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Brought to you by John Sciarra, Bernard's Garage - AUTOMOTIVE INSIDER -

BERNARD'S GARAGE - John SciarraSummer's imminent arrival means your vehicle's air conditioning system will soon be under serious strain.

If your A/C isn't as frosty as it used to be, but it's still blowing cold, the system may need to be recharged.

Manufacturers used to use a type of refrigerant known as R-12, or Freon, until researchers found it caused ozone depletion. As such, it's illegal to use Freon in vehicles built after 1994. Now, manufacturers use R-134a to keep things cold in the cabin.

Working on an air conditioning system is about as much fun as sticking your hand in a blender. Twice.

Unless you are skilled in vehicle maintenance, it’s safest to take the job to a professional.

An AC compressor is usually driven by your vehicle's serpentine belt, and as it spins, it pressurizes the system's refrigerant. It's this change in pressure that cools the air coming into your cabin. The best way to keep your compressor from failing is to have your A/C system serviced once a year.

If your compressor needs replacement, most responsible shops will recommend swapping out a number of periphery components at the same time.

Why? The easy answer is working on an air conditioning system is about as fun as sticking your hand in a blender. Twice.

To avoid draining your refrigerant, removing your compressor, installing a new unit and refilling the system with new cool stuff — only to have you come back in a week and say it's still not cold enough — it makes sense to replace the necessary components.

Bernard’s Garage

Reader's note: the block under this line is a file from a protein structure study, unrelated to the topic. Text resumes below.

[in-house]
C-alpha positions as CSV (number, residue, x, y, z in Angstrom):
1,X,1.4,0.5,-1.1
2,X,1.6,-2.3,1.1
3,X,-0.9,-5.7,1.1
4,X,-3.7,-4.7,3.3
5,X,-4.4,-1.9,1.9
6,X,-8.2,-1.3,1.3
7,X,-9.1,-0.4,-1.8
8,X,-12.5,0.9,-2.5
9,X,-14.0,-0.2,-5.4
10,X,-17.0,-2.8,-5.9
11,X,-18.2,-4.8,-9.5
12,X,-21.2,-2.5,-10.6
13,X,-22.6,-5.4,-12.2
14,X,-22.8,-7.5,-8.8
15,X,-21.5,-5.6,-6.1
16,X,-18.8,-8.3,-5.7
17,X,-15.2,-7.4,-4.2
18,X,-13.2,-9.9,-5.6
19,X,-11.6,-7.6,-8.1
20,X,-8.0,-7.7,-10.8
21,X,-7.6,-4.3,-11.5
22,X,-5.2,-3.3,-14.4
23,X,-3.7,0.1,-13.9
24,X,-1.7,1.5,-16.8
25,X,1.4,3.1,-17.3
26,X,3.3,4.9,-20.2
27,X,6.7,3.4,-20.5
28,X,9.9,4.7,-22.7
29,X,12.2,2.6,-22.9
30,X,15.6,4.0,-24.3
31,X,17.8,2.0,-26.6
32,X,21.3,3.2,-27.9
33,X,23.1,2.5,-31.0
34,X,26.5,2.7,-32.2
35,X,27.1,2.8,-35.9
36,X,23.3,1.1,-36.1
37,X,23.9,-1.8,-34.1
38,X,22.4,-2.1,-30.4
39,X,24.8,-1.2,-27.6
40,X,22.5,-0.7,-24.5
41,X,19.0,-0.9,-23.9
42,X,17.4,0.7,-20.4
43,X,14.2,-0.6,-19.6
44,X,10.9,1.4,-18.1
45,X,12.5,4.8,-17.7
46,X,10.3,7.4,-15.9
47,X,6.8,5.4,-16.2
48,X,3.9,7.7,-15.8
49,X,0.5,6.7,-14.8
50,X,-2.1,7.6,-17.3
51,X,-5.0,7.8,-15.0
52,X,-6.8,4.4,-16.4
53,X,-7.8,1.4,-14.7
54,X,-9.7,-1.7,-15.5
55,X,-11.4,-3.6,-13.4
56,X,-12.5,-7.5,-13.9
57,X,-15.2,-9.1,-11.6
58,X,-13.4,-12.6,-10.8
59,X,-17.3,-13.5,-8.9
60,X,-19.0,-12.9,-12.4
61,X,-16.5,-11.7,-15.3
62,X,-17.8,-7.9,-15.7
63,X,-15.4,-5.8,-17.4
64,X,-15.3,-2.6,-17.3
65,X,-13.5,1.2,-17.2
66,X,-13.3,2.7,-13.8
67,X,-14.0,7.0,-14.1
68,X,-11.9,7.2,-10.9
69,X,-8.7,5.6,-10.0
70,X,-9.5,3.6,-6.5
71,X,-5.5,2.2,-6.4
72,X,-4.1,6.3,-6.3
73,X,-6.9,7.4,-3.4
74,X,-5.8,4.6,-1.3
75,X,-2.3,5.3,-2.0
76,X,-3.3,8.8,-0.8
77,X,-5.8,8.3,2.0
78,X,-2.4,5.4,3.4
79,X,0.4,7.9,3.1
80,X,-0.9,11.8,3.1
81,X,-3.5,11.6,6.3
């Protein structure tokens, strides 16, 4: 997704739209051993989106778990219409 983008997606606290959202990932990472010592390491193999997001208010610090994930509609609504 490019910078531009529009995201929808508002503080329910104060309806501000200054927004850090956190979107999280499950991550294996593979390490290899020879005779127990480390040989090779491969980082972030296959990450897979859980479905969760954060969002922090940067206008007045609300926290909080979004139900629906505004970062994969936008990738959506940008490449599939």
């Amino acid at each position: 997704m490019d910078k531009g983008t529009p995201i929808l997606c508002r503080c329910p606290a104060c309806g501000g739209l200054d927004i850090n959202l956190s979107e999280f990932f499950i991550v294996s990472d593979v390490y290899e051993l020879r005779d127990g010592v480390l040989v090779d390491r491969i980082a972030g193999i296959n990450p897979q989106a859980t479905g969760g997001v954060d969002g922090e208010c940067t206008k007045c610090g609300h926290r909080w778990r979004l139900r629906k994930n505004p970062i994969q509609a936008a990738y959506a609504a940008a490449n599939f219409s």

2036 SE Washington St., Milwaukie



Brought to you by Mike Nielsen of Snap Fitness - FITNESS INSIDER -

SNAP FITNESS - Mike NielsenAs the inspirational saying goes, “Live less out of habit and more out of intent.”

While it’s true that starting a fitness routine can be difficult, I offer the following tips to get you in the gym door and on the road to good health.

Assessment — New SNAP Fitness clients receive a free jump-start session, including consultation with a trainer. The assessment determines the client’s baseline, helps us guide their first steps, and is an opportunity to discuss adding personal training.

Cardio — The national recommendation for exercise for all ages and fitness levels is to get to the gym at least three days per week, and to do a minimum of 30 minutes of cardio per visit. Working out with a friend will make it more fun, help you feel more accountable, help you stay at the gym for more months and achieve a higher level of success.

Strength training is key to replacing fat with muscle, becoming leaner, stronger and improving balance. Do two to three sessions of strength training per week.

Nutritional guidelines — Instead of eating three large meals per day, eat five to six small meals. This will fuel your energy throughout the day and avoid post-meal sluggishness. Also drink 96 ounces of water daily.

Online help — SNAP has a complete online nutritional program and training center. Free with membership, it provides a personalized workout plan, sample menus and a complete library of instruction videos.

Snap Fitness

Milwaukie: 4200 SE King Rd.



Oregon City: 19703 S. Hwy. 213, Ste. 170



Brought to you by Mike Nielsen - Snap Fitness - Fitness INSIDER

Mike Nielsen, Snap FitnessStrength training is an essential part of an exercise program, even for someone who hasn’t been active in a while.

Lifting weights, using weight machines and doing core work increases muscle mass and bone density.

As we age, our muscles deteriorate (called sarcopenia) and bone density decreases.

Research shows that seniors are more susceptible to bone breakage that younger adults. As people age, their metabolism slows down. We are seeing more and more seniors joining gyms.